A study published in the journal Perspectives on Psychological Science reviews the Database on Raising Intelligence to find interventions that increased children’s intelligence. One such intervention involved supplementing infants with long-chain polyunsaturated fatty acids, and the study concludes that this does indeed have a positive impact on children’s IQ.
This raises interesting questions, or rather trade offs, in view of the Marine Conservation Society’s recent downgrading of mackerel as regards sustainability. It has been moved from the ‘fish to eat’ list to the ‘fish that should only be eaten occasionally’ category. The downgrade is the result of overfishing of the stock and the subsequent suspension of the north east Atlantic stock’s Marine Stewardship Council certification, meaning it is no longer considered a sustainable fishery. The MCS lists herring and sardine as good alternatives to mackerel, for the time being at least.
Note that the study also identified 3 other, non-diet based interventions as effective in raising children’s intelligence - enrolling children in early educational interventions, reading to children in an interactive manner, and sending children to preschool.
The abstract is as follows:
Can interventions meaningfully increase intelligence? If so, how? The Database of Raising Intelligence is a continuously updated compendium of randomized controlled trials that were designed to increase intelligence. In this article, the authors examine nearly every available intervention involving children from birth to kindergarten, using meta-analytic procedures when more than 3 studies tested similar methods and reviewing interventions when too few were available for meta-analysis. This yielded 4 meta-analyses on the effects of dietary supplementation to pregnant mothers and neonates, early educational interventions, interactive reading, and sending a child to preschool. All 4 meta-analyses yielded significant results: Supplementing infants with long-chain polyunsaturated fatty acids, enrolling children in early educational interventions, reading to children in an interactive manner, and sending children to preschool all raise the intelligence of young children.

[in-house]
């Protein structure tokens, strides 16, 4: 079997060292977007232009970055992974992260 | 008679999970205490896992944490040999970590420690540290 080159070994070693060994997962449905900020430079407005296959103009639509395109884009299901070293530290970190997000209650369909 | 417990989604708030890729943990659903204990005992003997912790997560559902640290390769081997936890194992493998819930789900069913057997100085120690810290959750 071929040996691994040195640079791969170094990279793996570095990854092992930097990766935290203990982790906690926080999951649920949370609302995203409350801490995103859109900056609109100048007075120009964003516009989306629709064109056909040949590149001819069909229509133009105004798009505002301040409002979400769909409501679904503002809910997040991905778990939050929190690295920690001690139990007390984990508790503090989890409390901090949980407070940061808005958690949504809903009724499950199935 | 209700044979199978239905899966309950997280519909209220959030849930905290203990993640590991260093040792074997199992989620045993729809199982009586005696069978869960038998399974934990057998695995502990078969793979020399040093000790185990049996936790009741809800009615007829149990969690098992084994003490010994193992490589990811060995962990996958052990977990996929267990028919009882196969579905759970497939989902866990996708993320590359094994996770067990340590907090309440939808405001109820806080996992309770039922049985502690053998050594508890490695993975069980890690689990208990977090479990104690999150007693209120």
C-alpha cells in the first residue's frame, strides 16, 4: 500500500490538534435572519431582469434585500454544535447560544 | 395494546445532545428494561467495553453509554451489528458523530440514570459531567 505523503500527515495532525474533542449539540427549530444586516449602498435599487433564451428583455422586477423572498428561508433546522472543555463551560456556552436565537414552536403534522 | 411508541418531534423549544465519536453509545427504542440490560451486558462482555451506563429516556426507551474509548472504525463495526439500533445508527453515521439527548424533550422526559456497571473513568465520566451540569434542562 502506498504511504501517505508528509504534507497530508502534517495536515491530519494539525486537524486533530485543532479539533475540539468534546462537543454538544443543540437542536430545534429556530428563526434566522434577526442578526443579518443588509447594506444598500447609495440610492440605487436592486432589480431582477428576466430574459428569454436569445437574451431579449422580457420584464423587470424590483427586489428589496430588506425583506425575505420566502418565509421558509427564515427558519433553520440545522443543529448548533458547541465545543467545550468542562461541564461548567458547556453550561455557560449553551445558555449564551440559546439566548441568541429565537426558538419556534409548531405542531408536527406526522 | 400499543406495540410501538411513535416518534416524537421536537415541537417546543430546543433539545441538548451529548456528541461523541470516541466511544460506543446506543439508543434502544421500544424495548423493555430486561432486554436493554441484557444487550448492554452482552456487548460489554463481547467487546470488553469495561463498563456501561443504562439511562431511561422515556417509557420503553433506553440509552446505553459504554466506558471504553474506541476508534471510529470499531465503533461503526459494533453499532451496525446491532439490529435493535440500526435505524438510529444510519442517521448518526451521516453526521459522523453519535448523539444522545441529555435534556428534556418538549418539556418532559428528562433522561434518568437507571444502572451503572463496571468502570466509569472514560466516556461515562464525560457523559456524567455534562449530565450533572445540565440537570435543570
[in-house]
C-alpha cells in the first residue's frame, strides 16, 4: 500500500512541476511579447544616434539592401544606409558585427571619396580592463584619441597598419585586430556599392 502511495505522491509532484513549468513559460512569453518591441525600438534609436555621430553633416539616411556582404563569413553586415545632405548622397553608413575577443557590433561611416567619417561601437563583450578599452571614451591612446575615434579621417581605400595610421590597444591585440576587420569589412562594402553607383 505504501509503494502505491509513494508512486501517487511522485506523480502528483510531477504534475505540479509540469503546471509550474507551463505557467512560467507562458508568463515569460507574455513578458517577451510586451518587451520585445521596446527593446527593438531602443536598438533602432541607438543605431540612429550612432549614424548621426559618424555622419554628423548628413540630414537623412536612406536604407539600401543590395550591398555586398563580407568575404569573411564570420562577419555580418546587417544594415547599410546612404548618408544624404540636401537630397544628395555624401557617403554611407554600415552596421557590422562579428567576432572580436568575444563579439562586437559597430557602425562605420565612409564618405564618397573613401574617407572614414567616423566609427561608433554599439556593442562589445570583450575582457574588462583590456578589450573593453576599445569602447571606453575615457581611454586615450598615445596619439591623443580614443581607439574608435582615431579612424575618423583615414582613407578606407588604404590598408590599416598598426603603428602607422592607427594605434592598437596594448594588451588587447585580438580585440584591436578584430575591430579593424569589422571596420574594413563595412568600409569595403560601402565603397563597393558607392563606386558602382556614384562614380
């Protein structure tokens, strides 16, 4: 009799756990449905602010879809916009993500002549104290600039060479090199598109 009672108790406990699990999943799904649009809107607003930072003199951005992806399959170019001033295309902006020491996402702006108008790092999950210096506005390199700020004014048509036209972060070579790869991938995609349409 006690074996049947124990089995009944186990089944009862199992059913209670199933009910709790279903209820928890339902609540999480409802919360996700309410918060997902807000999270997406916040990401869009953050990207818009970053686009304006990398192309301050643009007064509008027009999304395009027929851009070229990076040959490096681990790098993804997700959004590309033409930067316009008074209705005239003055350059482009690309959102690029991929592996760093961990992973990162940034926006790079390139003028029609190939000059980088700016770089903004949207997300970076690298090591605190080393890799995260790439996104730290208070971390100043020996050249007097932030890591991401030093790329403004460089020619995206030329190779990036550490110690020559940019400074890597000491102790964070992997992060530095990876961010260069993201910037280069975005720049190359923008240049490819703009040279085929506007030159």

Citation as follows:
Protzko, J., Aronson, J., Blair, C. (2012). How to Make a Young Child Smarter: Evidence From the Database of Raising Intelligence. Perspectives on Psychological Science, 8, 1, 25-40. DOI: 10.1177/1745691612462585.
To access this study, click here (subscription required).
For the Marine Conservation Society article, click here.
For more on the FCRN website on fish see here.